Ingredients: 125 milliliters of oil or ghee; 200 grams of finely sliced onions (about two small or one large onion); 150 grams of full-fat yogurt; 1/2 cup cashews ground into a fine paste with water (see notes for substitutions); 4 black cardamoms; 16 green cardamoms; 15 cloves; 2 bay leaves; 1 teaspoon black peppercorns; 1 medium-sized cinnamon stick; 3 teaspoons coriander powder; 1 teaspoon cumin To ensure an even browning, add the sliced onions and fry them over medium-high heat, stirring frequently and keeping a close eye on them. If they appear to be browning too quickly or unevenly, you may need to lower the temperature after a while.
    When the onions are dark brown (not black!), Remove them with a slotted spoon and spread them out on a paper towel. Set aside; as we work on the korma, these will crisp up. Add the chicken, spices, ginger, and garlic to the pan’s oil. Add the yogurt and cashew paste and fry this over medium-high heat until the chicken is no longer pink. Cook everything thoroughly, stirring frequently, until the oil separates from the curry sauce and appears glossy.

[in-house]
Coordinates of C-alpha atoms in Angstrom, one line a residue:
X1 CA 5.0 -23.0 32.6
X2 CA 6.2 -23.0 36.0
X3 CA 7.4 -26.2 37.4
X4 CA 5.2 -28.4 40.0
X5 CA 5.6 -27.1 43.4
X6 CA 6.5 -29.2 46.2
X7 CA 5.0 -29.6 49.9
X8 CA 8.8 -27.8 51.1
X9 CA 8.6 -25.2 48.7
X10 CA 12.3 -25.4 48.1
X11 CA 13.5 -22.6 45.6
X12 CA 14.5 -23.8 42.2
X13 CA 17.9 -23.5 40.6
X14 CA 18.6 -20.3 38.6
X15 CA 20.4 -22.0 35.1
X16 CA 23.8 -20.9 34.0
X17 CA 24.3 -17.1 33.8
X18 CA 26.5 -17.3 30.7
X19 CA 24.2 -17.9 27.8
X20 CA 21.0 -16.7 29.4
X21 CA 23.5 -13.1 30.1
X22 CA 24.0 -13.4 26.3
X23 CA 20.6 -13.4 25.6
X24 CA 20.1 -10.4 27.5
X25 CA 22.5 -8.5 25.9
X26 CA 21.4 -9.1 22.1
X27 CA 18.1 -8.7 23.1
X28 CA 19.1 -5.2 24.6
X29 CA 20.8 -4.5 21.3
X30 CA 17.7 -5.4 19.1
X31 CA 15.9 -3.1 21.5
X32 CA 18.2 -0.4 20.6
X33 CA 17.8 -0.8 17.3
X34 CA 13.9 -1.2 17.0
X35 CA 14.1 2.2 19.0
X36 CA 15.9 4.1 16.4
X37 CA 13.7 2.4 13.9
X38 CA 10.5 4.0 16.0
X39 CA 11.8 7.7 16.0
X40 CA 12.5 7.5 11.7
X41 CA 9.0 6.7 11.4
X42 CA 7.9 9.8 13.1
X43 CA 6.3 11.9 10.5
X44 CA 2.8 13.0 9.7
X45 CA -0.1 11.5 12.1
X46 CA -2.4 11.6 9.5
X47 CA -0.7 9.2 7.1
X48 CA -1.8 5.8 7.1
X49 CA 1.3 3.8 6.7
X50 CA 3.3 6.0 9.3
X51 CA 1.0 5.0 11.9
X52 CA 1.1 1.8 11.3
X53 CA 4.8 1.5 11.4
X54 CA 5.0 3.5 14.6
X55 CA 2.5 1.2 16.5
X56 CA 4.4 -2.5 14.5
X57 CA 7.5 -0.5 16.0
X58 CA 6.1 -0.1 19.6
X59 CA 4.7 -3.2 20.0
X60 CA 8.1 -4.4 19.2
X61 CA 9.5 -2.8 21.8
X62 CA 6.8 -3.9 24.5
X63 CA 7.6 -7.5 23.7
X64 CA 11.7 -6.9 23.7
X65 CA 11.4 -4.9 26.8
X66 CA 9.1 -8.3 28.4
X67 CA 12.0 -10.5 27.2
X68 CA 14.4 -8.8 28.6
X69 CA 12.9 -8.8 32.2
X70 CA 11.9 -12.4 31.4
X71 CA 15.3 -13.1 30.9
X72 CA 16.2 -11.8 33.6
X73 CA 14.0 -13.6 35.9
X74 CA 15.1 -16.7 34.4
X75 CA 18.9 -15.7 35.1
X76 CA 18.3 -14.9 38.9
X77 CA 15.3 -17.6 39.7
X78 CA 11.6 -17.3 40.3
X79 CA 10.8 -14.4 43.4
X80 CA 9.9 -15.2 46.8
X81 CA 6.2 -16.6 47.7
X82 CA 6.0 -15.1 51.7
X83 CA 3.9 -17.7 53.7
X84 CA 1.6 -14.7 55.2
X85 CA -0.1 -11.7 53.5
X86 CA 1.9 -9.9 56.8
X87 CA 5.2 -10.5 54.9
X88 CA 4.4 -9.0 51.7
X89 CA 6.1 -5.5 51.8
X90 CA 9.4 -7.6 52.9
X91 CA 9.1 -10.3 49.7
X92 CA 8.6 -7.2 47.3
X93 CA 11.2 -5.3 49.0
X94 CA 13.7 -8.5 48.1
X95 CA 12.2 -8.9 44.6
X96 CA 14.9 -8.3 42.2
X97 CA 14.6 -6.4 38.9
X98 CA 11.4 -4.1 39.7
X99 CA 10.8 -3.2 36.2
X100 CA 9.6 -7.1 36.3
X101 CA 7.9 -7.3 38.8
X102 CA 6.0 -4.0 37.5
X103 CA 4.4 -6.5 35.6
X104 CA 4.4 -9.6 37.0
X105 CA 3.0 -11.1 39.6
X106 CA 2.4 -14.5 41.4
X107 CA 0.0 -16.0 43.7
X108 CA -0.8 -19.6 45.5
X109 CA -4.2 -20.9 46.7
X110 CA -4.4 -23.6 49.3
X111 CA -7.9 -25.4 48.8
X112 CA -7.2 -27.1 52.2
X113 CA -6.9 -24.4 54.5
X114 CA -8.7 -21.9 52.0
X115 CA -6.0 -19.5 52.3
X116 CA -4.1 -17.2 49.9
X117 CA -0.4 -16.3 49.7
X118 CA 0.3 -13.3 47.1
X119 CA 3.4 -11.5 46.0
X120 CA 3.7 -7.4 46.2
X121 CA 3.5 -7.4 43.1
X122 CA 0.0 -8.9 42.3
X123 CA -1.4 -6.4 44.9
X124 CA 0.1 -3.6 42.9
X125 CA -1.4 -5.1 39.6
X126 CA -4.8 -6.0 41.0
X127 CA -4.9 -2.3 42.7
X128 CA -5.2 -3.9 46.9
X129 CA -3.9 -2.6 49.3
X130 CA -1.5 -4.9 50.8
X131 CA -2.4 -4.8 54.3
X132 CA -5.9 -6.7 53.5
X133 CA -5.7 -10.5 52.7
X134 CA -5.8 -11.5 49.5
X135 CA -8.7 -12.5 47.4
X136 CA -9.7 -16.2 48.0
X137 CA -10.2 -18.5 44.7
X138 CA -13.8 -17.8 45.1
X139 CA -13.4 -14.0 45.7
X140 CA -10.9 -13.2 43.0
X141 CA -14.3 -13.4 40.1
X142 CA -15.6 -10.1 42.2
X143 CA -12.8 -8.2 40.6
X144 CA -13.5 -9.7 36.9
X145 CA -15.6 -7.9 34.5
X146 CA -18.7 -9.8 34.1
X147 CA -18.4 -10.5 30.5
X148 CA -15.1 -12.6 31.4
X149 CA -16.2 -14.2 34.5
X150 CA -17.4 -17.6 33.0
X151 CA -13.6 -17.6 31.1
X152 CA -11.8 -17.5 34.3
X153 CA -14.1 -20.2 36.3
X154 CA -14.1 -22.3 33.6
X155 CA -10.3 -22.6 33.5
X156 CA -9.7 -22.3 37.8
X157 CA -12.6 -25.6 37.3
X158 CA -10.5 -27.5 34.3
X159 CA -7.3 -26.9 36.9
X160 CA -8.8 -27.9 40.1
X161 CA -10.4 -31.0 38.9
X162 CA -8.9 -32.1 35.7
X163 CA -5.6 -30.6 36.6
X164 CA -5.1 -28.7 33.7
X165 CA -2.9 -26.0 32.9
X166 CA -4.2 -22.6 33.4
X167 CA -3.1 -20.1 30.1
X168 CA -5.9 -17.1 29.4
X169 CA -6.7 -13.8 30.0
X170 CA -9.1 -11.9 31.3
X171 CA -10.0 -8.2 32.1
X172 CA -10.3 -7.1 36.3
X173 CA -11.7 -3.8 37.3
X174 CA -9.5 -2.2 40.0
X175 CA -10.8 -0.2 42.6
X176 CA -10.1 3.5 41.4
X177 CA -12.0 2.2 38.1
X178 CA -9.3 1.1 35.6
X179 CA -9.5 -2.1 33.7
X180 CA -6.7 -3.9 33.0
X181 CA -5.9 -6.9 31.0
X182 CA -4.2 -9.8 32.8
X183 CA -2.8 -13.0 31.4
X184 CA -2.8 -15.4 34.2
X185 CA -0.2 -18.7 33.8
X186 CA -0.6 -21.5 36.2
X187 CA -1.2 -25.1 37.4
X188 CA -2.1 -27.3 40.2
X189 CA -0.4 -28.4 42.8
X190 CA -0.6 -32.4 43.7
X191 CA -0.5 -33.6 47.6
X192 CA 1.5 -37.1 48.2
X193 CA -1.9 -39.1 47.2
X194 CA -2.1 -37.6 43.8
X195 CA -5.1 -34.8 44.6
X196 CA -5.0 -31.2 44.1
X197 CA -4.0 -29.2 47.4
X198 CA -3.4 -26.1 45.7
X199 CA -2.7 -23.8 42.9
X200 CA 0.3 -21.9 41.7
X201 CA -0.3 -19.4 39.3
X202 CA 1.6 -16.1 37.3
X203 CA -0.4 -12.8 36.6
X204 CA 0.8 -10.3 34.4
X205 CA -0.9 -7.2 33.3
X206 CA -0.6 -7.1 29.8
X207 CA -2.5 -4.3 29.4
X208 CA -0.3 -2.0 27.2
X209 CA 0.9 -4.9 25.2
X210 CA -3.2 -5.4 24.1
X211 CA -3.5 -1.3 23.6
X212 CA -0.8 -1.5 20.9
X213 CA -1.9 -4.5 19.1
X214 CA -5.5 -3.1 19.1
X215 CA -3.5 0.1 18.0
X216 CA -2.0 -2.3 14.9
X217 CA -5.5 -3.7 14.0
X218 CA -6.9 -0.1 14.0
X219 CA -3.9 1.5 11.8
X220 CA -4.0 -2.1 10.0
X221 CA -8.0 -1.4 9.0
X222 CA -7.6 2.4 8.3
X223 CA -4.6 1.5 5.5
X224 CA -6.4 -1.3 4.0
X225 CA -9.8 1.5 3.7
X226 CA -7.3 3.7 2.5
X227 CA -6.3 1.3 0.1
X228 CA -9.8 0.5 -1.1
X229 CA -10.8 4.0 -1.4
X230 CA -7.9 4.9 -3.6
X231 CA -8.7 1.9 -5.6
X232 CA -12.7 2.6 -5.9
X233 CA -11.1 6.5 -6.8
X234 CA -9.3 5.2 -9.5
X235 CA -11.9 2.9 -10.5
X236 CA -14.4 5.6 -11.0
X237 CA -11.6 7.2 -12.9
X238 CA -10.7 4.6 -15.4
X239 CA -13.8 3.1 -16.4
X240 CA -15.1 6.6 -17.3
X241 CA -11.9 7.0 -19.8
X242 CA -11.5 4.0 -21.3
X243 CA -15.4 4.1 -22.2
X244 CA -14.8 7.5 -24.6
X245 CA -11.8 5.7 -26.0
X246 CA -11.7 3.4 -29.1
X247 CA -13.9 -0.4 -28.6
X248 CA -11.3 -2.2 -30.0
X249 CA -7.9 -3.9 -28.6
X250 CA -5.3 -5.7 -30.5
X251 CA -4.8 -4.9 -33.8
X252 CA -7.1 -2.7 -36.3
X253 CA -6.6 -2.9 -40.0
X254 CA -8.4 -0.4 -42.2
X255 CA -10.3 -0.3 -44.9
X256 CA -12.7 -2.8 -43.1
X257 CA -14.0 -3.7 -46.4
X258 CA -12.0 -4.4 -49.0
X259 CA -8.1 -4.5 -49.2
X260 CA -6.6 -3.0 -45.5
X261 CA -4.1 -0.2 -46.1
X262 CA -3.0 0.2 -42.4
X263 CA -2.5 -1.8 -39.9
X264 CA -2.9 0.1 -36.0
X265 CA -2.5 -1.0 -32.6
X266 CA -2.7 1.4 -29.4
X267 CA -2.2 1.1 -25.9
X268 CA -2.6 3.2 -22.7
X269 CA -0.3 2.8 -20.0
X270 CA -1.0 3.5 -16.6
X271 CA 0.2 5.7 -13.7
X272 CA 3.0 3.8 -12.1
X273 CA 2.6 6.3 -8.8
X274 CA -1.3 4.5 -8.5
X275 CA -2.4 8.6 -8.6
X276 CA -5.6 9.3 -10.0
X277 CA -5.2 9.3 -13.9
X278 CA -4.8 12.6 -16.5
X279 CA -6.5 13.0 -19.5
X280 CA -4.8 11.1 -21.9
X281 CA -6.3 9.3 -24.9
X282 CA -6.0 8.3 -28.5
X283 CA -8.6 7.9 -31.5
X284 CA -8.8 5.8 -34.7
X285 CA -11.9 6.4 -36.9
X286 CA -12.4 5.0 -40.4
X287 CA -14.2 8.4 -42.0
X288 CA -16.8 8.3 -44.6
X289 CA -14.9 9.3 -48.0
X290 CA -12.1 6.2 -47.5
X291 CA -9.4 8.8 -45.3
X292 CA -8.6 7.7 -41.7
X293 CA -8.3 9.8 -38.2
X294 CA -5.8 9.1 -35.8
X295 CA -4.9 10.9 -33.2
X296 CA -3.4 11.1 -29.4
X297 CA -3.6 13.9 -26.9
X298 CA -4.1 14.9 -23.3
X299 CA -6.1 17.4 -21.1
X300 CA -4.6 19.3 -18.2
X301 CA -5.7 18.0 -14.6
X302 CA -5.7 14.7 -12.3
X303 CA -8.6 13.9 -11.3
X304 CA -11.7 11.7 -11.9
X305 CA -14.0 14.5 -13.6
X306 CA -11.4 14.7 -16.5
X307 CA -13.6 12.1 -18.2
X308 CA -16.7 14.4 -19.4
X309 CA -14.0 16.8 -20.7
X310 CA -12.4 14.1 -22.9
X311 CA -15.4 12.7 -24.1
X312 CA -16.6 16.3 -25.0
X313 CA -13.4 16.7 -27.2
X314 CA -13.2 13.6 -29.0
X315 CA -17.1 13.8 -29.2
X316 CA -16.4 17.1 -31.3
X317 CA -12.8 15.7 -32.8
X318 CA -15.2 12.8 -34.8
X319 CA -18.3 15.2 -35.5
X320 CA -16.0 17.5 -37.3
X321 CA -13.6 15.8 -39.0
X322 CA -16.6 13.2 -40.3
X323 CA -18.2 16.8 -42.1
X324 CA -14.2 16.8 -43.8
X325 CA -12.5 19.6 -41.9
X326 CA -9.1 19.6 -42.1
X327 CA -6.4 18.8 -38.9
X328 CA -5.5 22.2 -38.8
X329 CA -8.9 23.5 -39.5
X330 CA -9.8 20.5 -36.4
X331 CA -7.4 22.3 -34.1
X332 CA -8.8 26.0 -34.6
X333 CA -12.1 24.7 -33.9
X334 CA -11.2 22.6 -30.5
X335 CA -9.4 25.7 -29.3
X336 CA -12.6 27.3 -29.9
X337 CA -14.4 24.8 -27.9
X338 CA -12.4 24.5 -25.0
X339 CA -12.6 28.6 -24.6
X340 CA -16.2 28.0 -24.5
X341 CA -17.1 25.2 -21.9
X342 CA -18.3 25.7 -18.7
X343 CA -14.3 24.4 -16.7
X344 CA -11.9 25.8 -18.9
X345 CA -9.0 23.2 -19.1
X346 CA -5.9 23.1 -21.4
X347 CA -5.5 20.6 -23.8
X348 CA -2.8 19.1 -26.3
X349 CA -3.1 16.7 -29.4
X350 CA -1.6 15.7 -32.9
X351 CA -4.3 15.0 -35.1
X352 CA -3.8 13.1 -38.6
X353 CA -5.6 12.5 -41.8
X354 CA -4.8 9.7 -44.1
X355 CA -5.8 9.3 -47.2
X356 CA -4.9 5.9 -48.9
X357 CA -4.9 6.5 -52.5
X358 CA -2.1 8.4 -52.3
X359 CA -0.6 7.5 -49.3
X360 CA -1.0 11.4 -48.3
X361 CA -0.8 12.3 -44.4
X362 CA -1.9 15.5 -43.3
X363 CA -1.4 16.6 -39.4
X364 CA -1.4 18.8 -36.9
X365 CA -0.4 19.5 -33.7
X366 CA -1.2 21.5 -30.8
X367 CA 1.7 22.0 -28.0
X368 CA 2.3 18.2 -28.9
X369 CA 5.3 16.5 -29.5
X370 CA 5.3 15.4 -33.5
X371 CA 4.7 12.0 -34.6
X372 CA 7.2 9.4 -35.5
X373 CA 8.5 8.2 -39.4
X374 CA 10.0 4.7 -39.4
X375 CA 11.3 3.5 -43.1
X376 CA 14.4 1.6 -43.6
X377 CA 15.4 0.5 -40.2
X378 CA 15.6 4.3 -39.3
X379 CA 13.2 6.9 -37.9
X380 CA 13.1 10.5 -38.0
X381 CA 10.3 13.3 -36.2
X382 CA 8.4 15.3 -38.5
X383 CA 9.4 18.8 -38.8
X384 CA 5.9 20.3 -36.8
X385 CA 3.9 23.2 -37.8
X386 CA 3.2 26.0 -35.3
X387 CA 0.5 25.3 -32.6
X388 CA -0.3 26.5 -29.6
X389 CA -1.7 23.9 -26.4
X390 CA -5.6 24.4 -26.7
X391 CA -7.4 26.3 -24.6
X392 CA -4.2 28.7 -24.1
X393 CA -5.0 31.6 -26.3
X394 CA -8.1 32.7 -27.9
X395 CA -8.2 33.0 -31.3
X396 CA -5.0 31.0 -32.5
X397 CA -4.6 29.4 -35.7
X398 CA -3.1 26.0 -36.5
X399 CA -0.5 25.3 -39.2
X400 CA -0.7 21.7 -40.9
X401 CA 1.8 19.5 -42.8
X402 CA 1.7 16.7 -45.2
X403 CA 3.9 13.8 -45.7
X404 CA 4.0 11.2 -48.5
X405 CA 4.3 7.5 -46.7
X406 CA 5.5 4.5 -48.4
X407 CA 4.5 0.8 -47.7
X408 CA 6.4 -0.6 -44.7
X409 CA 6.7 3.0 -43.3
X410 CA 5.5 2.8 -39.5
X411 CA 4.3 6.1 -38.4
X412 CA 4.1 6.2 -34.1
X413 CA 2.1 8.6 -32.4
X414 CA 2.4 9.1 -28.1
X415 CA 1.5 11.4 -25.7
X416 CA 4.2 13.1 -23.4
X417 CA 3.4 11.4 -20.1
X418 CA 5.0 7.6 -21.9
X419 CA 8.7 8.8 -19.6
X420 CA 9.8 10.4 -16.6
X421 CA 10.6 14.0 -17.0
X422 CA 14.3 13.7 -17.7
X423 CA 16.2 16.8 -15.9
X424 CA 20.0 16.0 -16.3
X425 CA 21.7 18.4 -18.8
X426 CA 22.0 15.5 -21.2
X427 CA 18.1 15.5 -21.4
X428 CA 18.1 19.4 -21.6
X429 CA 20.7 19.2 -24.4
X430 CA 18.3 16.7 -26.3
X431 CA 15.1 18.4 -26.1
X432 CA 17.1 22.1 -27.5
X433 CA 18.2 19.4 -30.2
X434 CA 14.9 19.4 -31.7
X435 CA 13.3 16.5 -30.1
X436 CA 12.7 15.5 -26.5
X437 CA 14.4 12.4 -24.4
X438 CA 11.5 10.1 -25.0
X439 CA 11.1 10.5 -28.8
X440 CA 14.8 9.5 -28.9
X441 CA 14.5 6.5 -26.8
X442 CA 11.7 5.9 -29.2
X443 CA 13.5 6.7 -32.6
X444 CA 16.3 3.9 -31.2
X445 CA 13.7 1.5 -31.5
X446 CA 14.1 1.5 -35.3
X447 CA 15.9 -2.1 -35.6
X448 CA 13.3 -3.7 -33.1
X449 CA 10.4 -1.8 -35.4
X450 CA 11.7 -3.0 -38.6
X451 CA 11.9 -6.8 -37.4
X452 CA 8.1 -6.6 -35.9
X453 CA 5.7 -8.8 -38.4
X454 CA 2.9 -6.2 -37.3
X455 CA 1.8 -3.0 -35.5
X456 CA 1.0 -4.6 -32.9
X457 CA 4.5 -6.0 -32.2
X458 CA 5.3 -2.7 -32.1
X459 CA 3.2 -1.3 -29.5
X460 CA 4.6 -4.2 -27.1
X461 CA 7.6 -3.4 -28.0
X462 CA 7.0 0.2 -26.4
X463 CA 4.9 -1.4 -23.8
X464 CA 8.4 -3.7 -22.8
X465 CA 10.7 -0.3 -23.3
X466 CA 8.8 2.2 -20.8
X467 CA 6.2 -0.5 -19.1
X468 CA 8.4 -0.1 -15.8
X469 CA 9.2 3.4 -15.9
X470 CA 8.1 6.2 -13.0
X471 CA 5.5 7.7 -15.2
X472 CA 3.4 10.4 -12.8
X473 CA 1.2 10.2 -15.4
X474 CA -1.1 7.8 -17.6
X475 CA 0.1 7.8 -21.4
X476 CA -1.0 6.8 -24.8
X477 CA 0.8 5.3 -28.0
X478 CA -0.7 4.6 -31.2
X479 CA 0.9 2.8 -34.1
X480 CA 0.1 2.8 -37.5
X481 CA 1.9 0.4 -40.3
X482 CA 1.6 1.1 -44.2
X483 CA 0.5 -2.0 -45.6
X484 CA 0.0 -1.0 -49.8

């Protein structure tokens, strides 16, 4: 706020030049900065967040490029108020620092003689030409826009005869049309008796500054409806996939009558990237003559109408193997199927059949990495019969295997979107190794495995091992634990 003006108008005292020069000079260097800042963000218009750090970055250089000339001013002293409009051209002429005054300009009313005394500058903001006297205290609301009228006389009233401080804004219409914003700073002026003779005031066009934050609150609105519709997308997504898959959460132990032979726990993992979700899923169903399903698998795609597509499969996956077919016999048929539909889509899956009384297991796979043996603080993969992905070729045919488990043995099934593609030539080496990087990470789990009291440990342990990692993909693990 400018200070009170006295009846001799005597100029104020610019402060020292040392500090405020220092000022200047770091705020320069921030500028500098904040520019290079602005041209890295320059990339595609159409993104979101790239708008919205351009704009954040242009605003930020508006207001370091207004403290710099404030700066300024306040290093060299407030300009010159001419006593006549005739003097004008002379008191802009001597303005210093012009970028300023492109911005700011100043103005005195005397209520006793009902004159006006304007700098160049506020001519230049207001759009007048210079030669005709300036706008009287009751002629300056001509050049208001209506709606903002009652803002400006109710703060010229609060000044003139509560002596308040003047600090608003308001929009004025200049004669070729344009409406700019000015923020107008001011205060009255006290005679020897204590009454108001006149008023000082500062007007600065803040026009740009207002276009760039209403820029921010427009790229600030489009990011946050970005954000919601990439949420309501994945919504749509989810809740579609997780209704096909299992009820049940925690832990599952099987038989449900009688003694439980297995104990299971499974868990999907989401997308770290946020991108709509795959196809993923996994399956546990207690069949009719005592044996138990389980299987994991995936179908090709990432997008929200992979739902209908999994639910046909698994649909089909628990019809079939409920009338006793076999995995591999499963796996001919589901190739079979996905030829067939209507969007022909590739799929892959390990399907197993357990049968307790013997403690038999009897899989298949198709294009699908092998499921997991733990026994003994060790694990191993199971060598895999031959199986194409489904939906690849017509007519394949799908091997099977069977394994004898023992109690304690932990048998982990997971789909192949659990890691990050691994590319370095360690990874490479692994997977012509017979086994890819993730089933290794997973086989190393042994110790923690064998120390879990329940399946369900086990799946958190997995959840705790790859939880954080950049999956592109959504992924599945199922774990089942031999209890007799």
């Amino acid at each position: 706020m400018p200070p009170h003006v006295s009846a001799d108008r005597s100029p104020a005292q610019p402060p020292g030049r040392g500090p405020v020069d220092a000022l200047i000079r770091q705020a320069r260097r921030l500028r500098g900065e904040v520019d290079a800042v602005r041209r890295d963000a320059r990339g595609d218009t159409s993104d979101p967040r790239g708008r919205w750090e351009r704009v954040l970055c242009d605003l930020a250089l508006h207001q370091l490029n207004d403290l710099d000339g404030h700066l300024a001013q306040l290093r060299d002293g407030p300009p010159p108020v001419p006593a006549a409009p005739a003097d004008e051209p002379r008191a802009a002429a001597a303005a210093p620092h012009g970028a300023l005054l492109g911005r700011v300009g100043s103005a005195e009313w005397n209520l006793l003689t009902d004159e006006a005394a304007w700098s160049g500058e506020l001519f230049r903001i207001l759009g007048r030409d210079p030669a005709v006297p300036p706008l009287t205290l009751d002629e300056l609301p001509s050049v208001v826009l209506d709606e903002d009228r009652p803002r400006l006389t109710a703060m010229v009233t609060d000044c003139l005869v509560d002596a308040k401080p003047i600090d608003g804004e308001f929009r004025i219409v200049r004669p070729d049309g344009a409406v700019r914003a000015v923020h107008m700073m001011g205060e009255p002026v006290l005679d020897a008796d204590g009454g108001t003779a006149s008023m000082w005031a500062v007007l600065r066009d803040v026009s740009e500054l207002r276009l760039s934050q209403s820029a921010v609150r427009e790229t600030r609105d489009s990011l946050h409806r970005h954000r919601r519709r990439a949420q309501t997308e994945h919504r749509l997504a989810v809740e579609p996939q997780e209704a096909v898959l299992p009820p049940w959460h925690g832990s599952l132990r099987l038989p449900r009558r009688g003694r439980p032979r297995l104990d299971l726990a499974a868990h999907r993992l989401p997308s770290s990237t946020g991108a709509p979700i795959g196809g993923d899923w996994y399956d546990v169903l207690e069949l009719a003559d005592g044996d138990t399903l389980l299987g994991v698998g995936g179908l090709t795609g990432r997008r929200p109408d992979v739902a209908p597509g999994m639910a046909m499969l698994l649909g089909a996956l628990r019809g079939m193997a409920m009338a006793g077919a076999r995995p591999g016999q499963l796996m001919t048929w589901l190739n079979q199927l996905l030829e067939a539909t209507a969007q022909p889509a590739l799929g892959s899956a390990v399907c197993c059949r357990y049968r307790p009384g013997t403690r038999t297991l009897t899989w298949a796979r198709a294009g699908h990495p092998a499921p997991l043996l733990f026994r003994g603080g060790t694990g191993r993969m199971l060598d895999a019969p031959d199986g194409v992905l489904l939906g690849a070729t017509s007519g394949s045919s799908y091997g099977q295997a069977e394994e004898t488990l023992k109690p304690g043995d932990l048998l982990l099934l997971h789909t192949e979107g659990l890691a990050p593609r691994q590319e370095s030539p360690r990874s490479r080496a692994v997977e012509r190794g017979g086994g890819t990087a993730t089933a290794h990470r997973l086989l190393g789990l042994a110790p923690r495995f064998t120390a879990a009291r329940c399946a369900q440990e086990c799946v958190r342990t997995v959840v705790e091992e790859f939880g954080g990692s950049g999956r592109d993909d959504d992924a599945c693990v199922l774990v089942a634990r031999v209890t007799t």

Once the onions have completely cooled down and become crisp, you can crush them with your hands or a pestle and mortar until they are broken down into a textured mixture. Add 400 milliliters of water, bring everything to a boil, and cook for approximately 30 minutes on low heat. They should not be crushed into a fine paste or powder.
    Stir in the onions after removing the lid. Cook for an additional ten minutes after removing the lid.
    Incorporate the kewra water. Give it a taste and adjust the salt and chilli if necessary. Garnish with almonds just before serving. If you don’t want to use cashews, you can use 1/4 cup double cream, coconut milk, or 150 grams of yogurt instead. Almonds can also be substituted for cashews in this recipe.